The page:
G7 nations to end carbon emissions from power sector by 2035


The Group of Seven nations announced on Friday that they plan to largely cut greenhouse gas emissions from energy industry by 2035, meaning that these countries wouldn’t be able to burn coal for energy after the date.

Environment ministers of G7 nations gathering in Berlin last week declared after the meeting that they have established a goal of having a “highly decarbonized road sector by 2030,” implying that electric vehicles will dominate new car sales by the end of the decade.

Coal combustion contributes to one fifth of all human-caused greenhouse gas emissions. While there are measures to reduce carbon dioxide emissions from burning process, experts say it is difficult to get to zero. Coal will thus be the first fossil fuel to be phased out.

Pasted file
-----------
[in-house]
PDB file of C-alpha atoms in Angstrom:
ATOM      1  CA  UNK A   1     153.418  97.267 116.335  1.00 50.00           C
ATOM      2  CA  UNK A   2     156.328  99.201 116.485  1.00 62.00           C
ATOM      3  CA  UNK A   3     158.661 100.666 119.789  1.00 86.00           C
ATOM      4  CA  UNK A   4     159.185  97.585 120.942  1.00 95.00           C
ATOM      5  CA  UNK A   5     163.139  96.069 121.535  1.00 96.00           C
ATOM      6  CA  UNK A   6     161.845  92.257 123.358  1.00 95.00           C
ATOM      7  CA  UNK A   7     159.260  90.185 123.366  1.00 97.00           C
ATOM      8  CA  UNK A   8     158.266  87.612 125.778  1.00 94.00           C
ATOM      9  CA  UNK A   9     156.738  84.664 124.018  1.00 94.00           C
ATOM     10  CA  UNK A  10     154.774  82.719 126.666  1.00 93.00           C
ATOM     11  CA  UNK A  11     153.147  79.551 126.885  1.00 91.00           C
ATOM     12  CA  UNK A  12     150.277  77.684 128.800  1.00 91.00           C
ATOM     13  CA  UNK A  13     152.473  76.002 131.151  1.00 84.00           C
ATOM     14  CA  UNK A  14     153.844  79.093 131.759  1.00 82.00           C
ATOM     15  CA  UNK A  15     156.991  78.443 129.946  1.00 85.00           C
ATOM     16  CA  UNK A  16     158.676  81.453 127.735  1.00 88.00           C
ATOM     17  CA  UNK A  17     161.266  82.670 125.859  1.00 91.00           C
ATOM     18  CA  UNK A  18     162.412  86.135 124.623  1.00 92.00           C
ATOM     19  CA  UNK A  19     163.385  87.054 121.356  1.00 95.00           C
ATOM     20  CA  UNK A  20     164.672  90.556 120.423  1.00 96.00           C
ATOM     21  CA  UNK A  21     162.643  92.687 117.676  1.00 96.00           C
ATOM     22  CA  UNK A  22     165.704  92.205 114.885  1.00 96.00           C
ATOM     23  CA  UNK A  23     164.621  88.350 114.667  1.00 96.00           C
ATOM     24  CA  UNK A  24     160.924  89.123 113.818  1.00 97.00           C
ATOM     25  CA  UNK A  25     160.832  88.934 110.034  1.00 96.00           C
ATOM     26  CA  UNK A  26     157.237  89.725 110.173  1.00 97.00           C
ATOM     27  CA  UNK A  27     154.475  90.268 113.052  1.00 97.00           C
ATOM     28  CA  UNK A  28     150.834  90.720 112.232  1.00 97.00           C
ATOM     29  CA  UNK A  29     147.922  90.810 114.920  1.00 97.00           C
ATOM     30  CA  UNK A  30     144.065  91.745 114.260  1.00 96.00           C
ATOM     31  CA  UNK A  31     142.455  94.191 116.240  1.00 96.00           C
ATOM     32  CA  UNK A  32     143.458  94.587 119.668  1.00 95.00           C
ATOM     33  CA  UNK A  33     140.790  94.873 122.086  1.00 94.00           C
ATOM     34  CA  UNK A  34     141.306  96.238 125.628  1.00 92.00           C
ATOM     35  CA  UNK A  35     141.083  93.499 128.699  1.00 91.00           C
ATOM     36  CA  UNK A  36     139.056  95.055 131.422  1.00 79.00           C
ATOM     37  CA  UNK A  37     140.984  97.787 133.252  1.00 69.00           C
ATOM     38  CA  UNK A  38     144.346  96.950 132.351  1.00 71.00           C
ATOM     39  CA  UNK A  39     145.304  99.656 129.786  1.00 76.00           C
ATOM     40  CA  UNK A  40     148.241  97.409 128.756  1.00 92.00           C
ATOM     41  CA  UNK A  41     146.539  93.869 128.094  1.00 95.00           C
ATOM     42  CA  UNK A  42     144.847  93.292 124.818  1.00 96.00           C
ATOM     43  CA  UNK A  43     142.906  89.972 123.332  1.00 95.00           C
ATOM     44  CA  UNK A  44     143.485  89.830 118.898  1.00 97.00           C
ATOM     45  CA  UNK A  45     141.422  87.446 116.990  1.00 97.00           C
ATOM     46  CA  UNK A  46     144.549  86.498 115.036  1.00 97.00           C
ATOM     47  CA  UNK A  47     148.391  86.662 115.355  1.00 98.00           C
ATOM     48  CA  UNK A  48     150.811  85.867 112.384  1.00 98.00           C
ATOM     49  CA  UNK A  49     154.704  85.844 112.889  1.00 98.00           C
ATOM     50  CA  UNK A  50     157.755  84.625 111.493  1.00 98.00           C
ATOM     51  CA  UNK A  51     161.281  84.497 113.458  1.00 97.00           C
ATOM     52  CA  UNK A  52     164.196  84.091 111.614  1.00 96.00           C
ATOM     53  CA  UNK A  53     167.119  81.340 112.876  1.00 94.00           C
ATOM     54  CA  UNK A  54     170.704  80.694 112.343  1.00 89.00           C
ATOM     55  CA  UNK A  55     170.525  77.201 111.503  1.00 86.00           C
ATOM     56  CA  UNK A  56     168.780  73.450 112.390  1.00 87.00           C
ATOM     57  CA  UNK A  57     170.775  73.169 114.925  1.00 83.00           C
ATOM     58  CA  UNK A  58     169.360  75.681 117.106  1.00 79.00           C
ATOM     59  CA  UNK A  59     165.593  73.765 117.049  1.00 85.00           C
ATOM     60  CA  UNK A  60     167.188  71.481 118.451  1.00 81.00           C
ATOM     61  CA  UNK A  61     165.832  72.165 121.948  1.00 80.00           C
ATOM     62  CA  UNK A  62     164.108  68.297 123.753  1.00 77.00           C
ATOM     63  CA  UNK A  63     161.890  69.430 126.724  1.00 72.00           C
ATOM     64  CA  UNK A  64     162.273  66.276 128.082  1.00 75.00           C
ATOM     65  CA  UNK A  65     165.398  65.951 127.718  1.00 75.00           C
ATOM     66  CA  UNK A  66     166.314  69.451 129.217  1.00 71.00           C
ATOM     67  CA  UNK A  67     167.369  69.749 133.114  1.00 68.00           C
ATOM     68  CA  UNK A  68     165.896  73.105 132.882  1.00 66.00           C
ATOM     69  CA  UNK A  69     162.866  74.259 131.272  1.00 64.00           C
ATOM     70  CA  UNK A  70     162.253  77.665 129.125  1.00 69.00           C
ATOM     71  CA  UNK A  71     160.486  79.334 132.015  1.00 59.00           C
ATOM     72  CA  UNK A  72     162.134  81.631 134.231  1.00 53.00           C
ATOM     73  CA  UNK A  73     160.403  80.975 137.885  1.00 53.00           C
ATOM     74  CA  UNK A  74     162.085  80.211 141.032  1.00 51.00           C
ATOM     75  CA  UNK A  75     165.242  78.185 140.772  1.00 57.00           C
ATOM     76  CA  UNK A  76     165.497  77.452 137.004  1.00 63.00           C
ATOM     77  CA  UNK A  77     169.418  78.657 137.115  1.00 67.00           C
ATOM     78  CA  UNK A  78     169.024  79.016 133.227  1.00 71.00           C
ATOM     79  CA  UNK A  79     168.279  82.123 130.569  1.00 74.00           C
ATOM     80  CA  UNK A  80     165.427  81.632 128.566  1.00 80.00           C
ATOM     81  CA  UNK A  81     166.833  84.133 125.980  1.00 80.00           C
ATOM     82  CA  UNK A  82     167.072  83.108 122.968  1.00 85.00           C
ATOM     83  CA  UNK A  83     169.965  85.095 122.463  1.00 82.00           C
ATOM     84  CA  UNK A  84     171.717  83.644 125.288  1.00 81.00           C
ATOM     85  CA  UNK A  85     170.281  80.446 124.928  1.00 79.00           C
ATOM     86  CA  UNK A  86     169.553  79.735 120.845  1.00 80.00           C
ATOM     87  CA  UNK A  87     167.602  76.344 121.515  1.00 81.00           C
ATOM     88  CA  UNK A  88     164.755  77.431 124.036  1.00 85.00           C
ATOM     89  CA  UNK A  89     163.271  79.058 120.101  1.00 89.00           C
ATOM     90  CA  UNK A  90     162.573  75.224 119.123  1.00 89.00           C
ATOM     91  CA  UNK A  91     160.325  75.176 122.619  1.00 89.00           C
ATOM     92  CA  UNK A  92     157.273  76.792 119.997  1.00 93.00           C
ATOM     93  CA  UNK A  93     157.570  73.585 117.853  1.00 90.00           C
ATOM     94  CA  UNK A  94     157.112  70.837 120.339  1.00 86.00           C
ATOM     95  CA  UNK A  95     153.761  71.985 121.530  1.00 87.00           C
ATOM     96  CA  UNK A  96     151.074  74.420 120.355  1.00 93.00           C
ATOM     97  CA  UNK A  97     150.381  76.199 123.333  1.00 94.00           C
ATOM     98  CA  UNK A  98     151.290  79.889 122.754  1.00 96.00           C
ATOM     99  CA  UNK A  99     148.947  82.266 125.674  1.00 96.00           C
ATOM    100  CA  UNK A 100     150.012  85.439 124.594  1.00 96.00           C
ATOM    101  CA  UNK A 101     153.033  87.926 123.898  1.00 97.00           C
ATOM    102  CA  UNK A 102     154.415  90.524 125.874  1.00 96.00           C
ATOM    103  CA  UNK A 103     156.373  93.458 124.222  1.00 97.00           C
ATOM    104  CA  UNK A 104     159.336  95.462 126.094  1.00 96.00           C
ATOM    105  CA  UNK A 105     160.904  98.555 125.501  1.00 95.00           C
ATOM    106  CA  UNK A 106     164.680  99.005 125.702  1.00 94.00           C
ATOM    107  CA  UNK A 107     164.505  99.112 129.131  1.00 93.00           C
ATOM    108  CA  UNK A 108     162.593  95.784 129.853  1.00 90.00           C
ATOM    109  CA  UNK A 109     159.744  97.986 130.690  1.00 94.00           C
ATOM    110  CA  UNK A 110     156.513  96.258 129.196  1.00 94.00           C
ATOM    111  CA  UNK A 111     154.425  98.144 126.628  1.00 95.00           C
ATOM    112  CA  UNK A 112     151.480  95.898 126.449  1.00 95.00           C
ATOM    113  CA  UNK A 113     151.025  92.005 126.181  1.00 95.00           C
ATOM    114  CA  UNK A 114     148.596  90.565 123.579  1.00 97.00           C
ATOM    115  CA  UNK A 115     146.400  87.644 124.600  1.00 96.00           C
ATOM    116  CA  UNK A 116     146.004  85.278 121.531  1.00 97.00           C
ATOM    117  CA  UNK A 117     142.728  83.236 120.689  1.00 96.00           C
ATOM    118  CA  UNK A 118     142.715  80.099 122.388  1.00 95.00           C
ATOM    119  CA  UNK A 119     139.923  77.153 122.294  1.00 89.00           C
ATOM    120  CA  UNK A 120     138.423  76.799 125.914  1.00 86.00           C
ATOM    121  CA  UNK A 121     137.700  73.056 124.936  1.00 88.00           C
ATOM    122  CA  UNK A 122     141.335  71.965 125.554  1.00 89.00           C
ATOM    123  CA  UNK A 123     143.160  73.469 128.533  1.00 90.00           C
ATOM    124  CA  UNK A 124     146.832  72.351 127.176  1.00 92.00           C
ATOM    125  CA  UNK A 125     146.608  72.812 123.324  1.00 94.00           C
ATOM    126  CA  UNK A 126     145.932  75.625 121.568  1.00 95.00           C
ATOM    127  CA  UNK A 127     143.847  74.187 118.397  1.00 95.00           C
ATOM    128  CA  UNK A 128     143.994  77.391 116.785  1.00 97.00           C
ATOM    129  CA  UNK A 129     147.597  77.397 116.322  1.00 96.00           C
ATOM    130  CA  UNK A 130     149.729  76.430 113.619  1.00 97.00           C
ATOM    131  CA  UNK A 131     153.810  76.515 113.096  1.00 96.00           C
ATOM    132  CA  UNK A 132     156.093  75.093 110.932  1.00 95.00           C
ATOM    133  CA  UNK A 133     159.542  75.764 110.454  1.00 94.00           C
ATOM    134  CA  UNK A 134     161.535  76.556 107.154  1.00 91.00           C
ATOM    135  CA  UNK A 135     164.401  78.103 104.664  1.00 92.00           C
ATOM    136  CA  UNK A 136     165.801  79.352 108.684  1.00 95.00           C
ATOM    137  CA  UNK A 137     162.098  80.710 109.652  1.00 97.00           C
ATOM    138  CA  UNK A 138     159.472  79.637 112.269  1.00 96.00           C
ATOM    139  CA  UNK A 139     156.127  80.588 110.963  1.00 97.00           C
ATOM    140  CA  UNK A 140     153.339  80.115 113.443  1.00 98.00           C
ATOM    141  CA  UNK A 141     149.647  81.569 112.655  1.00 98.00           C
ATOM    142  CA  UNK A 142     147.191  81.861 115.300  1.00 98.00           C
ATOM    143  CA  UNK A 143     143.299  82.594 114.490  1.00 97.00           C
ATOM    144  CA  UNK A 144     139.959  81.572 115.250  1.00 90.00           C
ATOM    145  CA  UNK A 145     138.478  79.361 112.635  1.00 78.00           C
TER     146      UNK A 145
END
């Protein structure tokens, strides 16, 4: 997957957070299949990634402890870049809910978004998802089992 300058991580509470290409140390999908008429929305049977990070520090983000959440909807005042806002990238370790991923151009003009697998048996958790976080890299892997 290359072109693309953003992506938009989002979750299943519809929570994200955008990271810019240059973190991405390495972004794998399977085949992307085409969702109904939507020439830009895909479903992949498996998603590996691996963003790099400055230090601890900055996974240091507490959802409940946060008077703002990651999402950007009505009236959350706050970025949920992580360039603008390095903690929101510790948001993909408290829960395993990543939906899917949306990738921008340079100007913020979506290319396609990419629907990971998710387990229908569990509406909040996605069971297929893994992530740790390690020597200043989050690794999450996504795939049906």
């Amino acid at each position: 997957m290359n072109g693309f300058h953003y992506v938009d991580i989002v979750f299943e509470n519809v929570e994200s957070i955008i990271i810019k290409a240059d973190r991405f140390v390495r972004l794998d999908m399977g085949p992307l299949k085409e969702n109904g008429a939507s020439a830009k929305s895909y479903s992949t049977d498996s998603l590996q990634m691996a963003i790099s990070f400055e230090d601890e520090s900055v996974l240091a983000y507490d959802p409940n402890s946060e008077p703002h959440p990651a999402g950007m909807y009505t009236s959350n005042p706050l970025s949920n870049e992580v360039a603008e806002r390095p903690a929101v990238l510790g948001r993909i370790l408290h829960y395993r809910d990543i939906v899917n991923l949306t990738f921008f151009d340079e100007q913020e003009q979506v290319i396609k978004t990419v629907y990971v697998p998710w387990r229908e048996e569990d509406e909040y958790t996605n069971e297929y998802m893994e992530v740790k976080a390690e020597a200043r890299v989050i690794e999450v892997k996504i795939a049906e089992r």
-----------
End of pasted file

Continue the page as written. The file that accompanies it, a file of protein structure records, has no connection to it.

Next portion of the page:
In an effort to address the gap between developed countries and developing countries regarding climate actions, the G7 recognized for the first time the need to provide developing countries with more financial aid to cope with the loss and damage caused by global warming.

The agreements will be presented to G7 nation leaders next month at the summit in Elmau, Germany.

G7 members like the UK, France, and Italy have already set timelines to phase out coal-fired power plants in the coming years. Germany and Canada are aiming for 2030, and the Biden administration has set a goal of eliminating the use of fossil fuels in energy generation in the United States by 2035.

In addition, the Group of 20 economies will hold annual summit in November in Indonesia. Since these emerging countries account for 80% of global emissions, their climate pledges play a key role in the fight against climate change. However, countries such as China, India and Indonesia remain largely dependent on coal, it will thus be difficult to get all 20 nations to sign on to the ambitious targets.

The accords agreed in Berlin were described as “very comprehensive and forward-leaning” by US climate envoy John Kerry, adding that they will lay the foundation for what has to happen at the G20 summit.

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